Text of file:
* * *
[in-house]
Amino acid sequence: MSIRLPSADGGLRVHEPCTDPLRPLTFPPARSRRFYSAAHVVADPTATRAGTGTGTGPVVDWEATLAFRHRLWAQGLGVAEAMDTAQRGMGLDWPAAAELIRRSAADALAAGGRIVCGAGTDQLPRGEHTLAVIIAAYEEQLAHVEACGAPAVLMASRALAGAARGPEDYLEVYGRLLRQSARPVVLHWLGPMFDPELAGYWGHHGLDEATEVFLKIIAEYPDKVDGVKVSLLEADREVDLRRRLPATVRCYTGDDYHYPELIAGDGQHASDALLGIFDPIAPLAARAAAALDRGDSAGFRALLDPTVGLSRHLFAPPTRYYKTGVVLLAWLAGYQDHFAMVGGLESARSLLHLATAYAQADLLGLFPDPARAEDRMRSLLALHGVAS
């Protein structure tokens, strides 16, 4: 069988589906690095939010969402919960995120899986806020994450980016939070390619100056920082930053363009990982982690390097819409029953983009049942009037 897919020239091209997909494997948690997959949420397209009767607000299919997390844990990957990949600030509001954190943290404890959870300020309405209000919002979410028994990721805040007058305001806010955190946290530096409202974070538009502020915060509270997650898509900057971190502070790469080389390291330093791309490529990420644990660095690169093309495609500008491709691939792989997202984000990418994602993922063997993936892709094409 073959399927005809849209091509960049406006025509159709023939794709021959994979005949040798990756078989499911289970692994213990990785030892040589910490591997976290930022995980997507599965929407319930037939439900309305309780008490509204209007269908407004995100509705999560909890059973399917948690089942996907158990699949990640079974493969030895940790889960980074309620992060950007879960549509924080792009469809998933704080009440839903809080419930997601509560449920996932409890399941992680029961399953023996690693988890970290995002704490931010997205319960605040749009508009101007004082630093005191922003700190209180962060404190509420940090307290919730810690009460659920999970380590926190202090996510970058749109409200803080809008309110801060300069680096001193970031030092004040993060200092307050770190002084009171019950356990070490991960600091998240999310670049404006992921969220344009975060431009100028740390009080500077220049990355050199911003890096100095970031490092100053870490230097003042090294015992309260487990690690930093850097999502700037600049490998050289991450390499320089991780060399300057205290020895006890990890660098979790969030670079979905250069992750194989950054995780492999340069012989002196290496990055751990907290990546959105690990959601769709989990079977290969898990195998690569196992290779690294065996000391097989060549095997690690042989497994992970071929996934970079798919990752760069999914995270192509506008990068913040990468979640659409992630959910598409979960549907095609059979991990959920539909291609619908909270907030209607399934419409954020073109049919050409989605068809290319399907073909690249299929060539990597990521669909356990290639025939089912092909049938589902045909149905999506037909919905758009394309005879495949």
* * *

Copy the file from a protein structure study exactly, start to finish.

[in-house]
Amino acid sequence: MSIRLPSADGGLRVHEPCTDPLRPLTFPPARSRRFYSAAHVVADPTATRAGTGTGTGPVVDWEATLAFRHRLWAQGLGVAEAMDTAQRGMGLDWPAAAELIRRSAADALAAGGRIVCGAGTDQLPRGEHTLAVIIAAYEEQLAHVEACGAPAVLMASRALAGAARGPEDYLEVYGRLLRQSARPVVLHWLGPMFDPELAGYWGHHGLDEATEVFLKIIAEYPDKVDGVKVSLLEADREVDLRRRLPATVRCYTGDDYHYPELIAGDGQHASDALLGIFDPIAPLAARAAAALDRGDSAGFRALLDPTVGLSRHLFAPPTRYYKTGVVLLAWLAGYQDHFAMVGGLESARSLLHLATAYAQADLLGLFPDPARAEDRMRSLLALHGVAS
């Protein structure tokens, strides 16, 4: 069988589906690095939010969402919960995120899986806020994450980016939070390619100056920082930053363009990982982690390097819409029953983009049942009037 897919020239091209997909494997948690997959949420397209009767607000299919997390844990990957990949600030509001954190943290404890959870300020309405209000919002979410028994990721805040007058305001806010955190946290530096409202974070538009502020915060509270997650898509900057971190502070790469080389390291330093791309490529990420644990660095690169093309495609500008491709691939792989997202984000990418994602993922063997993936892709094409 073959399927005809849209091509960049406006025509159709023939794709021959994979005949040798990756078989499911289970692994213990990785030892040589910490591997976290930022995980997507599965929407319930037939439900309305309780008490509204209007269908407004995100509705999560909890059973399917948690089942996907158990699949990640079974493969030895940790889960980074309620992060950007879960549509924080792009469809998933704080009440839903809080419930997601509560449920996932409890399941992680029961399953023996690693988890970290995002704490931010997205319960605040749009508009101007004082630093005191922003700190209180962060404190509420940090307290919730810690009460659920999970380590926190202090996510970058749109409200803080809008309110801060300069680096001193970031030092004040993060200092307050770190002084009171019950356990070490991960600091998240999310670049404006992921969220344009975060431009100028740390009080500077220049990355050199911003890096100095970031490092100053870490230097003042090294015992309260487990690690930093850097999502700037600049490998050289991450390499320089991780060399300057205290020895006890990890660098979790969030670079979905250069992750194989950054995780492999340069012989002196290496990055751990907290990546959105690990959601769709989990079977290969898990195998690569196992290779690294065996000391097989060549095997690690042989497994992970071929996934970079798919990752760069999914995270192509506008990068913040990468979640659409992630959910598409979960549907095609059979991990959920539909291609619908909270907030209607399934419409954020073109049919050409989605068809290319399907073909690249299929060539990597990521669909356990290639025939089912092909049938589902045909149905999506037909919905758009394309005879495949």